AUD - Australian Dollar
The Australian dollar offered little to excite investors through trade on Thursday, again failing to break above resistance at 0.72 US cents. Risk assets came under pressure overnight as oil prices dipped and President Trump suggested a delay to the Presidential Election in November. Trump’s tweet sparked an immediate risk-off run that forced the S&P 500 lower and saw the AUD touch intraday lows at 0.7120. Republicans were quick to rebuke the suggestions, distancing themselves from the comments while reminding markets any delay would need approval from the Senate and Democrat controlled House of Congress. Having confirmed the delay would not be sanctioned by lawmakers’, attentions turned to whether or not Trump will accept an election result should he lose. Fears the President would reject the outcome prompted a broader USD sell off and the AUD quickly recovered.
Attentions today remain squarely affixed to US lawmakers and updates surrounding the next tranche of Fiscal stimulus. The current unemployment benefit scheme ends today, with no clear plan of secession in place. Failure to implement a stop gap measure will leave millions of Americans out of work without government support. When other major governments are diving deep into the war chest to prop up their economies and those most devastated by the COVID-19 pandemic, the US continues to battle partisan politics. Failure to reach an agreement could prompt heightened volatility on Monday and provide the catalyst to push the AUD through 0.72 US cents.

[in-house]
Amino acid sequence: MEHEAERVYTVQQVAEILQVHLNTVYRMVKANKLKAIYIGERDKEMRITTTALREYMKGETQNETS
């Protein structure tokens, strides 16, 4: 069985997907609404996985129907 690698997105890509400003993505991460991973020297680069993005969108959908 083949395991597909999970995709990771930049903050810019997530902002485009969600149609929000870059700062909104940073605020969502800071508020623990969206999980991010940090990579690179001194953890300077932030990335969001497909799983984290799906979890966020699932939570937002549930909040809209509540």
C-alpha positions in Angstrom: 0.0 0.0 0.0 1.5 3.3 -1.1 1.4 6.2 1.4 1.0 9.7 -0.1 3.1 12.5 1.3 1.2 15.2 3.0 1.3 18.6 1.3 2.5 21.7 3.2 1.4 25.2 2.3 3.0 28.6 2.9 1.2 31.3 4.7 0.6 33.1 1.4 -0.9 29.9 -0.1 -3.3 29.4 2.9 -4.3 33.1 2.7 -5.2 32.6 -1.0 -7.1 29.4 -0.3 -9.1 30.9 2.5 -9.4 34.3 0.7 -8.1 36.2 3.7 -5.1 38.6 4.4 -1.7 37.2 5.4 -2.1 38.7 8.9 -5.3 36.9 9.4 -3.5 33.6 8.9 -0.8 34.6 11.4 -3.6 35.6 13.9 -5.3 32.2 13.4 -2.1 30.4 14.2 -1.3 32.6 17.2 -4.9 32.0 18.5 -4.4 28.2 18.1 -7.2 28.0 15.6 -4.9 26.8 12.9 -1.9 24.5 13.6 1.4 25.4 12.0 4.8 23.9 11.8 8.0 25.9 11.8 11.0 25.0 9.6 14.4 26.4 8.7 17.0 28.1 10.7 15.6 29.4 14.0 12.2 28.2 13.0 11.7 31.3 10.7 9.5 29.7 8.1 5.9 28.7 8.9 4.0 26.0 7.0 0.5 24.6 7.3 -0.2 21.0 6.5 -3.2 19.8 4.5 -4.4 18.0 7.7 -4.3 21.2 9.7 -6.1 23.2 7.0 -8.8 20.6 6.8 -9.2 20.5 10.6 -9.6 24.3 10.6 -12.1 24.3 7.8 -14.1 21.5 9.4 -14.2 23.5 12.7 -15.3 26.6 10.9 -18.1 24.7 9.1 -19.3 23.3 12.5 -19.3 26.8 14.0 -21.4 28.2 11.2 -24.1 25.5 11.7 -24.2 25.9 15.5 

The US dollar extended its recent downturn amid suggestions of a delay to the November election and a dire economic outlook. The dollar came under heavy selling pressure following the President's suggestion the election should be delayed, ensuring issues with mail voting were ironed out. The comments sparked fears the President would reject the election result, adding increased political uncertainty into an already fragile domestic environment. US GDP all contracted at an alarming rate, with Q2 growth almost 33% down on this time last year. While there have been signs of a recovery since the April low, the US remains in the grips of the coronavirus, unable to curb its spread and while States refused to reinstate lockdown measures, there are signs activity and mobility are levelling off as citizen's activities and patterns change amid fear of the virus. With the US interest yield advantage eroded, a broadly positive risk-on mood and renewed euro demand, the USD is likely to remain under pressure through the back half of 2020.
The euro and GBP both outperformed through Thursday with the single currency continuing to bask in the aftereffects of the EU recovery Fund agreement and largely positive signs surrounding COVID-19 containment. While hotspots for new infections are emerging across the continent, numbers remain manageable (at this stage) and with the rate of infection well short of that in the US, renewed demand for the euro is expected to continue. Having broken 1.18, the currency is poised to move above 1.1850 and extend toward 1.20 in coming days/weeks.
Sterling broke above 1.30 amid ongoing US selling. While the UK remains embroiled in Brexit negotiations and struggles to respond to the economic effects of the pandemic, its recent upturn can only be attributed to broad based USD weakness. Sterling touched 1.3102, before edging lower into this morning Australasian open.
0.7090 - 0.7230 ▲AUD/EUR:
0.6020 - 0.6130 ▼GBP/AUD:
1.7920 - 1.8480 ▲AUD/NZD:
1.0680 - 1.0820 ▼AUD/CAD:
0.9530 - 0.9720 ▲